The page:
Well, what we are doing, then, is the following. We interpolate the coordinates, x, y, and z, along the beam element in terms the nodal point coordinates of the nodes that lie on the neutral axes of the beam plus an effect that comes in due to the thickness of the beam. Now let us go and look in detail at the x interpolations. The L denotes 0 or 1, 0 being the initial configuration, 1 being the final configuration. So let's put simply a 0 in there, think in terms of a 0 there, and let's look at the initial configuration first.

Well, here we have the initial x-coordinates of the nodal points, and there are q of them. These are the one dimensional interpolation functions, just the same that we use for a truss element, for example. Here, we have the t-axis. This is the t-axis into the direction of the normal into the t direction. In other words, this is a t-axis here. Notice that that t-axis here corresponds to this normal here. That s axis here corresponds to this normal here. So here, we have t/2, and ak being the total thickness of the beam corresponding to that t direction, hk being the one dimensional interpolation functions again, and these are the direction cosines of the normal in the t direction. Here, I should really say, this is a direction cosine corresponding to the x-axis, corresponding to the x-axis. When we talk later about the y and z-axis, then we use the y direction cosine and the z direction cosine.

This part comes in because the beam basically has a thickness into the t direction. Now, we have also to introduce the s direction part, and here we s/2, the thickness into s direction, the one dimensional interpolation functions, and the direction cosine in the x direction of the normal in the s direction. Well, if we want to find, in other words, the coordinates of any point in the beam element, and let us look, once more, back at the beam element. If I want to find the coordinate of a point, p, lying in that beam element here-- there's, say, point p-- what I have to do is I have to identify the r, s, and t coordinates of that point, p, and then substitute these r, s, and t-coordinates into this part here. And I would get the corresponding x-coordinate.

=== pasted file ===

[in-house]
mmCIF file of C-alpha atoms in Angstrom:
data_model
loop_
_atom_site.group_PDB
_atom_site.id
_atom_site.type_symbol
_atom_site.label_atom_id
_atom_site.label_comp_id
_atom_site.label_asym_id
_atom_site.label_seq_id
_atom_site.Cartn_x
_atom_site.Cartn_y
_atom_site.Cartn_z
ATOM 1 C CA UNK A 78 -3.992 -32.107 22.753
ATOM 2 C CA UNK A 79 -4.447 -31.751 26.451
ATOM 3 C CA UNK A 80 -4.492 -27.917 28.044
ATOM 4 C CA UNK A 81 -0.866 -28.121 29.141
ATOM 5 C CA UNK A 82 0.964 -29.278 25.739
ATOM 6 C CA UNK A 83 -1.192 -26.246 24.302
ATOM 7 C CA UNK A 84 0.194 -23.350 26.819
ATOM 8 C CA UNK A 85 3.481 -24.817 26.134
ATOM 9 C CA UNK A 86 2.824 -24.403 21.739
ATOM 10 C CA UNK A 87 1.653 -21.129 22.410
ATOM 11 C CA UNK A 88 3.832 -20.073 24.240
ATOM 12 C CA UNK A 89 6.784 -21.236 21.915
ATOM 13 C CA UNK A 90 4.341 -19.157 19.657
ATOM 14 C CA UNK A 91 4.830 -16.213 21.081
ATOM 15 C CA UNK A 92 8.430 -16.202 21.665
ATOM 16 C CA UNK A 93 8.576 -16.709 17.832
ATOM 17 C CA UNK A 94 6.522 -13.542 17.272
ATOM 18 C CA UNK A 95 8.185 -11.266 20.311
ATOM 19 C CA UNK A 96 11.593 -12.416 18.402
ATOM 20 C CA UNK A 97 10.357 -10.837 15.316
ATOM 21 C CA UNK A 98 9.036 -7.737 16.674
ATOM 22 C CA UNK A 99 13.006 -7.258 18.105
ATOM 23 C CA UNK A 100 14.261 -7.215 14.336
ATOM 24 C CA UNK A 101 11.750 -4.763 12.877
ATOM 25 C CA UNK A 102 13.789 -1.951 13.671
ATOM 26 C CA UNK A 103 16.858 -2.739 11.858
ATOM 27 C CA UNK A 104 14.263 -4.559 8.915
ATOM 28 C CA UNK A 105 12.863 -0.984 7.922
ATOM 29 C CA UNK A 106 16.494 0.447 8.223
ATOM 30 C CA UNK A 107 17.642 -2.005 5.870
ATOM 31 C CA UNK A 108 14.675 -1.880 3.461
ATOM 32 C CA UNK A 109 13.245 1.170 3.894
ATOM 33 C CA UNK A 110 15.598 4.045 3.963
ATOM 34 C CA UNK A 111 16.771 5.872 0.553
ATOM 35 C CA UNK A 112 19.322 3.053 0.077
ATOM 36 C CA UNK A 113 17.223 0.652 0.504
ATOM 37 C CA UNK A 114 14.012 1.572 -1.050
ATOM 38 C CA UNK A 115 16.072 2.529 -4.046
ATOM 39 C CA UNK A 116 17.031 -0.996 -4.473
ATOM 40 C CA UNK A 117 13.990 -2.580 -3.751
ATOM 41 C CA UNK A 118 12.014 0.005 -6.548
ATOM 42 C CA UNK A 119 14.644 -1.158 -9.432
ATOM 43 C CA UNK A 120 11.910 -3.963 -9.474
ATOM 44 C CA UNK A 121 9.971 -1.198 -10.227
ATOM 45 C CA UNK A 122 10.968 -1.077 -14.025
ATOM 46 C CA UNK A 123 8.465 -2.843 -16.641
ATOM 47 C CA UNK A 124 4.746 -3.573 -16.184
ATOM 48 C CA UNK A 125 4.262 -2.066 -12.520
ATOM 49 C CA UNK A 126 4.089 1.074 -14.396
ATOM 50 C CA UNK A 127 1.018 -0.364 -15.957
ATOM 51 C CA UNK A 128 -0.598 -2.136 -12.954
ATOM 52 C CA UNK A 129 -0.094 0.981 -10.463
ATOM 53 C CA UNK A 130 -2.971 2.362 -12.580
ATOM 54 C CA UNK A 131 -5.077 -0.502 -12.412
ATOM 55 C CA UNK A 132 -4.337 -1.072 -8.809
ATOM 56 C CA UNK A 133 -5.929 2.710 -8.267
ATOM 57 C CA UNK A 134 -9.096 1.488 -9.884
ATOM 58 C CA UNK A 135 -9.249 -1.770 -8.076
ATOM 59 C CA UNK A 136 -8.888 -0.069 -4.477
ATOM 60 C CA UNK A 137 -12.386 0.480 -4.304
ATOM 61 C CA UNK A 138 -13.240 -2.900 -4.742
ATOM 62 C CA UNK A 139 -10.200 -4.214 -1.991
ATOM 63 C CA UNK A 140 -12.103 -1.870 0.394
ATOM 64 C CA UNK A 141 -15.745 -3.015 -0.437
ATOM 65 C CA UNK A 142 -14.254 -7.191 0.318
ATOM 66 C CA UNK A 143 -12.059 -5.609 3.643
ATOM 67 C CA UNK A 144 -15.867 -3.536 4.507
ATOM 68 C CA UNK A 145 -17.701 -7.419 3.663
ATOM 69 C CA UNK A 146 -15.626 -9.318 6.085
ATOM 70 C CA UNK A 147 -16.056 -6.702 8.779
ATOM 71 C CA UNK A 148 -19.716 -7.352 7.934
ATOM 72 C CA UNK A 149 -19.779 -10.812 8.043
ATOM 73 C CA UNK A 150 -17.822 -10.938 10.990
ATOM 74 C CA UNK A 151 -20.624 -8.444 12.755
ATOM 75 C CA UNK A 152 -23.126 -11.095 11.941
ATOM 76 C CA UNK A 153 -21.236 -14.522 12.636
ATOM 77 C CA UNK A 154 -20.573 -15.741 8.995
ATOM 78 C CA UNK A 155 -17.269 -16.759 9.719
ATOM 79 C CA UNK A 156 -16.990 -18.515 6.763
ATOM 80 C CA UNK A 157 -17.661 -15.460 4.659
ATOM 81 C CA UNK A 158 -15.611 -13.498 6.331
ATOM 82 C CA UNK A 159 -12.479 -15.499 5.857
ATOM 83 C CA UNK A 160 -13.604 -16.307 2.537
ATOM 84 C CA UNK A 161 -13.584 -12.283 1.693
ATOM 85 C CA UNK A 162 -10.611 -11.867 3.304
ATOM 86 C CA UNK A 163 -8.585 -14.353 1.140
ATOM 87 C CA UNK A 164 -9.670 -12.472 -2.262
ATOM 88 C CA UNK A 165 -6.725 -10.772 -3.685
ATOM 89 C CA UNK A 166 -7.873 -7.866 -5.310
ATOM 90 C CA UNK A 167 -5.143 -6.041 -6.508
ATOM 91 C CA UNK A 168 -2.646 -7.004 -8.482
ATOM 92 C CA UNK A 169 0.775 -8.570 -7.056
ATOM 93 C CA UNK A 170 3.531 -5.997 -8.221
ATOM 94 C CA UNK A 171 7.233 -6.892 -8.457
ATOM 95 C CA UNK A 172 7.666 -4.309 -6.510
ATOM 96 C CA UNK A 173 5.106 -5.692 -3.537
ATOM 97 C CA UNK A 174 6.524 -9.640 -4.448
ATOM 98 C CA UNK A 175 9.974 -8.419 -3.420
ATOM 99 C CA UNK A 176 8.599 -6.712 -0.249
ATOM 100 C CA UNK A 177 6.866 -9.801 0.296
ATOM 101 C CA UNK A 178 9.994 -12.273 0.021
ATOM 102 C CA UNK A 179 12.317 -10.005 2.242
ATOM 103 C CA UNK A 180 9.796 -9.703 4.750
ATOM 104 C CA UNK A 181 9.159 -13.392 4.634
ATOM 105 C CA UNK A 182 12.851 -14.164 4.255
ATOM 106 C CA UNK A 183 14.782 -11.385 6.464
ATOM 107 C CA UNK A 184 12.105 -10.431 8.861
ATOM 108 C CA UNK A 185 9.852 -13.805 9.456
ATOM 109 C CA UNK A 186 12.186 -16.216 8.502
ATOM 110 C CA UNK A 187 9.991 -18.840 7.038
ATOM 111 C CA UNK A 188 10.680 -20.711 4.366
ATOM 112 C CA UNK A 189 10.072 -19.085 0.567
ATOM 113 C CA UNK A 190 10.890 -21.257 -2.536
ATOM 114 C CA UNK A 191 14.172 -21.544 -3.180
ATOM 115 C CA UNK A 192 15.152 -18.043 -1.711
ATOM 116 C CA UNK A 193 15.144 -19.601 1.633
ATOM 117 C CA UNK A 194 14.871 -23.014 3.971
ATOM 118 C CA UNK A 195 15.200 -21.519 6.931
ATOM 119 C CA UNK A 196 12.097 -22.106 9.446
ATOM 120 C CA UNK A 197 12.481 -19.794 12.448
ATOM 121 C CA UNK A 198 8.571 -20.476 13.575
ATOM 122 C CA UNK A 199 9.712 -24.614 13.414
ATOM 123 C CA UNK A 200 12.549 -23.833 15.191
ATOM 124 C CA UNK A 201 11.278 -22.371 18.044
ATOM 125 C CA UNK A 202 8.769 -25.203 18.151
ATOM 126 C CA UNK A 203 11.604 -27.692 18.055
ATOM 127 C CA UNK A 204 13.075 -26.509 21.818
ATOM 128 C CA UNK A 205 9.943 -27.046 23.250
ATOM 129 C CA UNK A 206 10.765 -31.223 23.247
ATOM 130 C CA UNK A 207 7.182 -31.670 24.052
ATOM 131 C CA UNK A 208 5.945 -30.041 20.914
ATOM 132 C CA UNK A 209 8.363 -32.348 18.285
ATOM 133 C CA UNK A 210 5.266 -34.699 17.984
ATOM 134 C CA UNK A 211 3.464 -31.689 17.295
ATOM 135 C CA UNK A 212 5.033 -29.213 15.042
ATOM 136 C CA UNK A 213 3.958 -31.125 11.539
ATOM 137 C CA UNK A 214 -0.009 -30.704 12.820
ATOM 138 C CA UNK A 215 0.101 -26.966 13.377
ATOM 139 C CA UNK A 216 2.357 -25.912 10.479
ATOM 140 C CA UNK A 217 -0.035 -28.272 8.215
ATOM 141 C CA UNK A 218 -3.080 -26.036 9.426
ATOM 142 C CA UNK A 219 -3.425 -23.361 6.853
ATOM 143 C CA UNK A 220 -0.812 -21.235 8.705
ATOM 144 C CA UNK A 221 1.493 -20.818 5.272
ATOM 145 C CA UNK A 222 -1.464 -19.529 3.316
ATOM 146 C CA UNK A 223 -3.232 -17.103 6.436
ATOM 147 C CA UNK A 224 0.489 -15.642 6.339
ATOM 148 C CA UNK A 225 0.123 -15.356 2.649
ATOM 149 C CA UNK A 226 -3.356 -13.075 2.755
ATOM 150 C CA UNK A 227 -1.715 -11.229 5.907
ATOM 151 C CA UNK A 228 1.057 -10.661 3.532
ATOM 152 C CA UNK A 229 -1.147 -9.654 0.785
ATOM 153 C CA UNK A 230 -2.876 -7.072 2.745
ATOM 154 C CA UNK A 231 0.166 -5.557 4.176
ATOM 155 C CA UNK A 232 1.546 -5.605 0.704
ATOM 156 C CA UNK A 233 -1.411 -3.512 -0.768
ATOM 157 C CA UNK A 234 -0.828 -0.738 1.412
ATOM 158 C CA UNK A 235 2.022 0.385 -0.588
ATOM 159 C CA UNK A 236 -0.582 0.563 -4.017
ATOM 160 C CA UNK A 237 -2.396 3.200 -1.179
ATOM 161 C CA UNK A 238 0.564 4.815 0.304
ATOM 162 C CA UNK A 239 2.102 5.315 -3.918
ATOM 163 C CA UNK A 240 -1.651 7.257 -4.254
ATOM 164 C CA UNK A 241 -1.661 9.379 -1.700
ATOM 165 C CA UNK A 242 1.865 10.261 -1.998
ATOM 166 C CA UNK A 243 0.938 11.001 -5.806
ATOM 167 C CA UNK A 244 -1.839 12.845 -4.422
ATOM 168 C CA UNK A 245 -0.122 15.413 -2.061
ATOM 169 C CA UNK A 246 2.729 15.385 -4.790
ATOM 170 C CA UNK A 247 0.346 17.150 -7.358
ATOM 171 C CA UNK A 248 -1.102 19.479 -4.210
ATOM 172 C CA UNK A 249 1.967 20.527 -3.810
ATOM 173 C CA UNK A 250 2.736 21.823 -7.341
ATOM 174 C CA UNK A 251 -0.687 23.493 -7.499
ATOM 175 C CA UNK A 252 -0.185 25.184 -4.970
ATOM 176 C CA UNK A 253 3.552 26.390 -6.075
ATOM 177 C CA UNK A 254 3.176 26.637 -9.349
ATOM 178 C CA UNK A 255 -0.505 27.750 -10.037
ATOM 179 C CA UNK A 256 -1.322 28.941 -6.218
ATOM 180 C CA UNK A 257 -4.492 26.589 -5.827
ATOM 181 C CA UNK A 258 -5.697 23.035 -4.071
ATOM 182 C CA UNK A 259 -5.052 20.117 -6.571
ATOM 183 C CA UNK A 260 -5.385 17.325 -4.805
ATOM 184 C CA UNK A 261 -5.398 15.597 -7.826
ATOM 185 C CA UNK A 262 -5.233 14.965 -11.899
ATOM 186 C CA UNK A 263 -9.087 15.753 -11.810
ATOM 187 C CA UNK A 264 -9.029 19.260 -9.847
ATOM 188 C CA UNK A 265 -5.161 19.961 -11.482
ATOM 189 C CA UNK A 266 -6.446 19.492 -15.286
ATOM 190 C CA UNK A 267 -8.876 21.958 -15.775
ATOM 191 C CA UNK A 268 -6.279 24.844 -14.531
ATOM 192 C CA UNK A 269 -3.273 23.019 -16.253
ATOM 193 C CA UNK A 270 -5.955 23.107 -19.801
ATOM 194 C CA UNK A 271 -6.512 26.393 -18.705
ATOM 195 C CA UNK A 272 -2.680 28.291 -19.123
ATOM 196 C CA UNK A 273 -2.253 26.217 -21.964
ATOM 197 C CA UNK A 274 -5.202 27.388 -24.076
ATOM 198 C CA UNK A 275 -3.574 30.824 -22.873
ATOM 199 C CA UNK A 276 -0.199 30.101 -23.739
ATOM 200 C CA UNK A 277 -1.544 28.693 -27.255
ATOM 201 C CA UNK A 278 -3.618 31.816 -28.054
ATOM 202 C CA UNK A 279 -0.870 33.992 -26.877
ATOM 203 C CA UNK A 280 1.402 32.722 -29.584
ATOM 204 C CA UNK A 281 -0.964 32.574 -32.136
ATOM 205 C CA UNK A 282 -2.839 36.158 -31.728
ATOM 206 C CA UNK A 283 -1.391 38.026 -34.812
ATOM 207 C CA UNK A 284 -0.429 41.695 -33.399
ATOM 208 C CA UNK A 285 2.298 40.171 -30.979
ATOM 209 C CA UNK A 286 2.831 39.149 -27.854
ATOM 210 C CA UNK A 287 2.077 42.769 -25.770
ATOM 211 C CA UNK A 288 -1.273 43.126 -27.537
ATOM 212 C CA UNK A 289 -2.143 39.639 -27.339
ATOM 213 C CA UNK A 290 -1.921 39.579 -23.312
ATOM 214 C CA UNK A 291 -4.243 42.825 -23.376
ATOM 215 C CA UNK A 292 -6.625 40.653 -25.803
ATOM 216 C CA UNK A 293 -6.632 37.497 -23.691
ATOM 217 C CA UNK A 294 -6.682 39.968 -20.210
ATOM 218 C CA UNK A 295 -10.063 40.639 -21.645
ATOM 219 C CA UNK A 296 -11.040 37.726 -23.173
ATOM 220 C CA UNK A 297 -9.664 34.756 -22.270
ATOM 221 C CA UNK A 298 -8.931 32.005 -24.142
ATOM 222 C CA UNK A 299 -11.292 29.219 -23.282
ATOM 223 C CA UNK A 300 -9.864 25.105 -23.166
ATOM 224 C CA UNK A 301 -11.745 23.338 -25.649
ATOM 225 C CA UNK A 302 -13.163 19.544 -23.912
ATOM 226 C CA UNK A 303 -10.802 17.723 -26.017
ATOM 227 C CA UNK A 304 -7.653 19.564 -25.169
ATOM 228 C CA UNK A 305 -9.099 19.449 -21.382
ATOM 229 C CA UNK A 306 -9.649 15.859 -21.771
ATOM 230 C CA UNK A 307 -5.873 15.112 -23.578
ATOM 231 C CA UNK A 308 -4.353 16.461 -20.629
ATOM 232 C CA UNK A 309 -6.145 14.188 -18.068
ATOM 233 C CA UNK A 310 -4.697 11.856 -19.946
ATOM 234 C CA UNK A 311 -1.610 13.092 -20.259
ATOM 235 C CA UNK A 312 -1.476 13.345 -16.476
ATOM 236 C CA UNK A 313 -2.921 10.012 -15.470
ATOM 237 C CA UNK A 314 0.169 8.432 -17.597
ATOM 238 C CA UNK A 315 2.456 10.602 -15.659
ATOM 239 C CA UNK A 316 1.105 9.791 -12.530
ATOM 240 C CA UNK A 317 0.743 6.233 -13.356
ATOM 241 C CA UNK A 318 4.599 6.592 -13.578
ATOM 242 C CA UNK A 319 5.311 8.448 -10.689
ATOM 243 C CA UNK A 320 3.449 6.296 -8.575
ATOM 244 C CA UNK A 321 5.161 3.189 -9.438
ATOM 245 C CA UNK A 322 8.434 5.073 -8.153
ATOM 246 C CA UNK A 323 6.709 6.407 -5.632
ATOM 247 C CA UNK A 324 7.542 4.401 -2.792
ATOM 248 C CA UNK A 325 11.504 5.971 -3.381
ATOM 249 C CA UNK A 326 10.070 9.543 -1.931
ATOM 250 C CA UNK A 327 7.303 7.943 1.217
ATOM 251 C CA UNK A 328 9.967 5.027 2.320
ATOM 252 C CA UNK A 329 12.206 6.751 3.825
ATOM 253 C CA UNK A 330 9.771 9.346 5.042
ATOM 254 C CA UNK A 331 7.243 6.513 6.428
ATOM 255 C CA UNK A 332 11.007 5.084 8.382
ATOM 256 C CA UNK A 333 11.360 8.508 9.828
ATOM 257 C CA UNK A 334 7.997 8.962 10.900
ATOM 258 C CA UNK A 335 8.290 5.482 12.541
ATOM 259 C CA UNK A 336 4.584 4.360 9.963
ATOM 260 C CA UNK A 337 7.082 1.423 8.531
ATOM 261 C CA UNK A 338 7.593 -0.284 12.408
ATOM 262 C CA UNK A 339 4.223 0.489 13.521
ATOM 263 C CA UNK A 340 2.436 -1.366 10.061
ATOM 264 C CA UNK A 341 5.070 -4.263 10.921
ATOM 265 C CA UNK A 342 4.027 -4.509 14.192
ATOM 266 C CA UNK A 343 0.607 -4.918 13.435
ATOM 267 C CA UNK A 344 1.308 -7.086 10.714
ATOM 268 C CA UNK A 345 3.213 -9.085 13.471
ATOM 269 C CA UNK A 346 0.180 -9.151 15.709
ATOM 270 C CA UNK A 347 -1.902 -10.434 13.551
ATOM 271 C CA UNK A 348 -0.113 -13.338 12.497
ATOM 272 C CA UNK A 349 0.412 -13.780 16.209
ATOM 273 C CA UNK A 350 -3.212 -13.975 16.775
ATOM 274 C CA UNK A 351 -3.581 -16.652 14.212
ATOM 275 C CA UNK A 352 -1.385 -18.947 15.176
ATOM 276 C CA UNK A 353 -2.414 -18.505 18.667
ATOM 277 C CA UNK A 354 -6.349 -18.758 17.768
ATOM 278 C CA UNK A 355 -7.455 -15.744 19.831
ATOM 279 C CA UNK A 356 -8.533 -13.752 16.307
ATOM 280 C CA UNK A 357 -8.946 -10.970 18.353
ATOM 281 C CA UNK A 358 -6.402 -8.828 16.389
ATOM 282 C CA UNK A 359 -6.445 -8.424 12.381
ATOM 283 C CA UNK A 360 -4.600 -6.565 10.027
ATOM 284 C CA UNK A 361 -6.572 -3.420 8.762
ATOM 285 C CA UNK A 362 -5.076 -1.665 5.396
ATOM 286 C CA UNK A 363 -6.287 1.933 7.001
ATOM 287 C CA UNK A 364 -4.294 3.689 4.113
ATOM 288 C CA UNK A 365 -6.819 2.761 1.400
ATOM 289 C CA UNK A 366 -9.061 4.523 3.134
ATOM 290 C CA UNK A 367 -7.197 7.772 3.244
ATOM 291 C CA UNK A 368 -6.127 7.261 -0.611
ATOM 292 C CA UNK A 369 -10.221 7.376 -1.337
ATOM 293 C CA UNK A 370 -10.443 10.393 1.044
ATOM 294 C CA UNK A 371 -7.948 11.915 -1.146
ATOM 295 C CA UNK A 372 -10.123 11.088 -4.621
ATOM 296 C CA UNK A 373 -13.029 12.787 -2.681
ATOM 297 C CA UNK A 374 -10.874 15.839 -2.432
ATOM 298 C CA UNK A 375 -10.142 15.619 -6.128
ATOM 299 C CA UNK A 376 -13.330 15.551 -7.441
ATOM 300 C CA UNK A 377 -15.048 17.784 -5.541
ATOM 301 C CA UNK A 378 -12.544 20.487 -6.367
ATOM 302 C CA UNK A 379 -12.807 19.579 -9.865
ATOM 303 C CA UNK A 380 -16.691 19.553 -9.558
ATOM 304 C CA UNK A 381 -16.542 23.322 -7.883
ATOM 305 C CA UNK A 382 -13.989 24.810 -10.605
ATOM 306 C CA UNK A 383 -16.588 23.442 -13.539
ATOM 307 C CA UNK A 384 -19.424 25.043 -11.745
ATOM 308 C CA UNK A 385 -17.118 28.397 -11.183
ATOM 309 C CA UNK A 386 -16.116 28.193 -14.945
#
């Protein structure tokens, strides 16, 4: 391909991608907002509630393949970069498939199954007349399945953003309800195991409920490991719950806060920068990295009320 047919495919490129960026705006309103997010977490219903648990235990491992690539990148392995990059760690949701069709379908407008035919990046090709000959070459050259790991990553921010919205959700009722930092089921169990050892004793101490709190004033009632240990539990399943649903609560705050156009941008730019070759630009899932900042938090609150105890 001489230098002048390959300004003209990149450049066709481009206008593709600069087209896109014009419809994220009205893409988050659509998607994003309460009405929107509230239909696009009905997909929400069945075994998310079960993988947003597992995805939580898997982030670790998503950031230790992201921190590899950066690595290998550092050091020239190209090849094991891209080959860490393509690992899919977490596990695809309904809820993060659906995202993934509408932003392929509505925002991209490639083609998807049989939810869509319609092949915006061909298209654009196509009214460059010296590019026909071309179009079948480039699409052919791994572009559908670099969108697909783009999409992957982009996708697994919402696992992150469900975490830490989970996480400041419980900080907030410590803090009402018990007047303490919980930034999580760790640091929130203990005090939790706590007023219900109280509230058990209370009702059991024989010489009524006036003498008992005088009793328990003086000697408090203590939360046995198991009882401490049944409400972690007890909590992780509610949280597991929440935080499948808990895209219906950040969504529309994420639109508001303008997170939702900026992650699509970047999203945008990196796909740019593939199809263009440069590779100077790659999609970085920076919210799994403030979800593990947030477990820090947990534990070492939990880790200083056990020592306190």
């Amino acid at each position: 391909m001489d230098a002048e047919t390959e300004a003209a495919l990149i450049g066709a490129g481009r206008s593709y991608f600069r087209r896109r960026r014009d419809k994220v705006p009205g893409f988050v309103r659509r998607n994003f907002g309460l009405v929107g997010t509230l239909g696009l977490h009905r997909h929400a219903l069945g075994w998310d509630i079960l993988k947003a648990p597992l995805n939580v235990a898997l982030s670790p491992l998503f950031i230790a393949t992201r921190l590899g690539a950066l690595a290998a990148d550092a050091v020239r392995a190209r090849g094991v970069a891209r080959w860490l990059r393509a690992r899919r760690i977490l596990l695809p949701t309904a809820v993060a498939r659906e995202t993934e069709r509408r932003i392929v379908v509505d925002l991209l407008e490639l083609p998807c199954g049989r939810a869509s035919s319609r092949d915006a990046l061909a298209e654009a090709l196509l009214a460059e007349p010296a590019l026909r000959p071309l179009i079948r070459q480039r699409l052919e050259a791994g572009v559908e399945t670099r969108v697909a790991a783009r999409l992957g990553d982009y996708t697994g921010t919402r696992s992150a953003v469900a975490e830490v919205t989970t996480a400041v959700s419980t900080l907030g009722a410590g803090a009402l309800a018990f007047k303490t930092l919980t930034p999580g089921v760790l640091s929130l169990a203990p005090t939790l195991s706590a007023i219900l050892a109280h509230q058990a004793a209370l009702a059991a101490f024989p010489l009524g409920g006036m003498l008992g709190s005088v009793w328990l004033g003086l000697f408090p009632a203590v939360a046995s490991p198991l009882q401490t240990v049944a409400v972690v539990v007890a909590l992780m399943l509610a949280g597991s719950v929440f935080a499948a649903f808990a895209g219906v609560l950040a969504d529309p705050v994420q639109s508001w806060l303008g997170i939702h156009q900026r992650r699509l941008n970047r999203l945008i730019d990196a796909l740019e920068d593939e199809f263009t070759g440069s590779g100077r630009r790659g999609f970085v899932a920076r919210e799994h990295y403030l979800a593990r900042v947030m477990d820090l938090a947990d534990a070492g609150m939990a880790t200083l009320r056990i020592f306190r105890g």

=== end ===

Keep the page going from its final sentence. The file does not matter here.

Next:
I proceed similarly with the y and z-coordinates. Notice, as I pointed out earlier, we are talking still about the thickness ak hk here, here, and here, but we're using the x direction cosines, the y direction cosines, and the z direction cosines here. And similarly for the s direction, we are using similar quantities.

So this is the interpolation of the beam element, and using these three formerly, we can directly obtain-- we can directly obtain-- the x, y, and z-coordinates in this system of axes of any point in the beam element. This is the most important fact. The interpolations that I've listed here are the starting point of the development of the strain displacement matrices and displacement interpolation matrices.

Now, let us identify that if these are the original coordinates for L being 0, then we can also apply, of course, after the deformation, the same interpolation, and we put L equal to 1. If we subtract the x1 minus zero x, we should get the displacements, u. Notice that the displacements, u, are in the directions of the x-axis. Well, this is exactly how we proceed. We use these interpolations for before deformation and after deformation. And we subtract these interpolations as shown here and directly obtain the u, v, and w displacements, of course, as a functional of r, s, and t.